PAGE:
February 20, 1997


Mr. Jonathan G. Katz
Securities and Exchange Commission
450 Fifth Street, N.W.
Washington, D.C. 20549

Re: Rules Implementing Amendments to the Investment Advisers
Act of 1940 (File No. S7-31-96)

Dear Mr. Katz:

Massachusetts Financial Services Company ("MFS") appreciates the opportunity to comment on the Commission's proposal to adopt rules under the Investment Advisers Act of 1940, as amended (the "Advisers Act"), in order to implement certain provisions of the Investment Advisers Supervision Coordination Act (the "Coordination Act").

MFS is an investment adviser registered with the Commission pursuant to the Advisers Act and manages a broad variety of open-end and closed-end investment companies, variable annuity products, institutional funds, and accounts for large institutional clients. MFS Institutional Advisors, Inc. ("MFSI") is an investment adviser registered with the Commission pursuant to the Advisers Act and is also registered in several states. MFSI provides investment management services exclusively to large institutional investors, including high net worth individuals. The history of the MFS organization dates to 1924 and the founding of America's first mutual fund, Massachusetts Investment Trust. The MFS organization now manages over $54 billion on behalf of over two million investors worldwide.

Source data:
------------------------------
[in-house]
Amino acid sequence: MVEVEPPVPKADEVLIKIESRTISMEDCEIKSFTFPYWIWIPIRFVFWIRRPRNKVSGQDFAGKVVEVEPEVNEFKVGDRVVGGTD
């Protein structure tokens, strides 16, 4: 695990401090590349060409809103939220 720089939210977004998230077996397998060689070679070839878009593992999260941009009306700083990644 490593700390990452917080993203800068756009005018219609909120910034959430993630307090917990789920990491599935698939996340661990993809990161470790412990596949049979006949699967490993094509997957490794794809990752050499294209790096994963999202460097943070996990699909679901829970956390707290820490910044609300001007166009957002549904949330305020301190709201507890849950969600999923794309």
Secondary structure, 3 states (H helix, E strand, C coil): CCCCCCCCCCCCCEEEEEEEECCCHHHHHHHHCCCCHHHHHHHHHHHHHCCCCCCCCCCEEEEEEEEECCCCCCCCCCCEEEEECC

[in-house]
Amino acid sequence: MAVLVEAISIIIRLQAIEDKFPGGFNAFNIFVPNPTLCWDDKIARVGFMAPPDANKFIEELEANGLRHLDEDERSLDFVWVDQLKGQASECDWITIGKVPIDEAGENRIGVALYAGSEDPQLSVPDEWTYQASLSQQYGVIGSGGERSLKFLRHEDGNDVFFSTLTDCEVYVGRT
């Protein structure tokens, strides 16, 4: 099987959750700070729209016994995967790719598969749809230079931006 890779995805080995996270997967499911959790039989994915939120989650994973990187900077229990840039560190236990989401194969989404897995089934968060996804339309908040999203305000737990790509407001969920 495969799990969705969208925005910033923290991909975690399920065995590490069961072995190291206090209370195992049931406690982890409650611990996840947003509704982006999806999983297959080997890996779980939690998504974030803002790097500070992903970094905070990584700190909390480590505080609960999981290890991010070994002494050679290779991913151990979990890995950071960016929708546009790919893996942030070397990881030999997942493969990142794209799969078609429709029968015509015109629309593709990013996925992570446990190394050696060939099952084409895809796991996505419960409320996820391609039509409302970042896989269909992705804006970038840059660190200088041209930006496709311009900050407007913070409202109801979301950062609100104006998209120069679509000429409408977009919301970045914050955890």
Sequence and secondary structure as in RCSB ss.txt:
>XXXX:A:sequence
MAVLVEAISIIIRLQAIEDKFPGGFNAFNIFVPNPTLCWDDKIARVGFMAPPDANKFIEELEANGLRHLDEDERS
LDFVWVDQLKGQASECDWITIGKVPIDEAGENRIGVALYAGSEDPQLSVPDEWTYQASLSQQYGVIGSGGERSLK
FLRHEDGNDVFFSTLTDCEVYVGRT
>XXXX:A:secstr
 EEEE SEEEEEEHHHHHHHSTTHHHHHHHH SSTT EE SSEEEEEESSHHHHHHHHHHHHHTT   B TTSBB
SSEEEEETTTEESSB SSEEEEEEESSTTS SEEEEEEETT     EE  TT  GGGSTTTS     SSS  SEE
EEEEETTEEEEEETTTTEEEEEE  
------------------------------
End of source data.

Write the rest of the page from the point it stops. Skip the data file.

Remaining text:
As a general matter, MFS is very supportive of the Commission's proposed rules, and believes that they appropriately allocate regulatory responsibility between the Commission and the states consistent with Congress' intent as evidenced in the Coordination Act. We would suggest, however, that certain of the proposed rules should be clarified or revised in certain respects, as is set forth in greater detail in the comment letter, dated February 10, 1997, filed by the Investment Company Institute (the "Institute") with the Commission. We support each of the recommendations made by the Institute, and we specifically note the following significant recommendations:

Second, for purposes of determining whether a "substantial portion" of an investment adviser representative's business consists of "retail" business, we would recommend that the test be 10% of such representative's clients, rather than a percentage of assets under management. We agree with the Institute's statement that the imposition of an additional asset test would result in significant additional compliance burdens for advisers but would result in very few, if any, additional investment adviser representatives being subject to state regulation.

Third, we agree with the Institute's recommendation that an investment adviser representative who already is registered as a broker-dealer representative should be exempt from state registration as an investment adviser representative. Most of MFSI's investment adviser representatives are registered as broker-dealer representatives with the NASD and with some or all of the state securities commissions. As broker-dealer representatives, these employees already are subject to various state competency and examination requirements, and it would serve no additional regulatory purpose to require their dual registration as investment adviser representatives.

If you have any questions or would like to discuss this matter further, please telephone me, collect, at (617) 954-5845.


Robert T. Burns

cc: Stephen E. Cavan
James F. DesMarais
Amy Lancellota
(Investment Company Institute)
Arnold D. Scott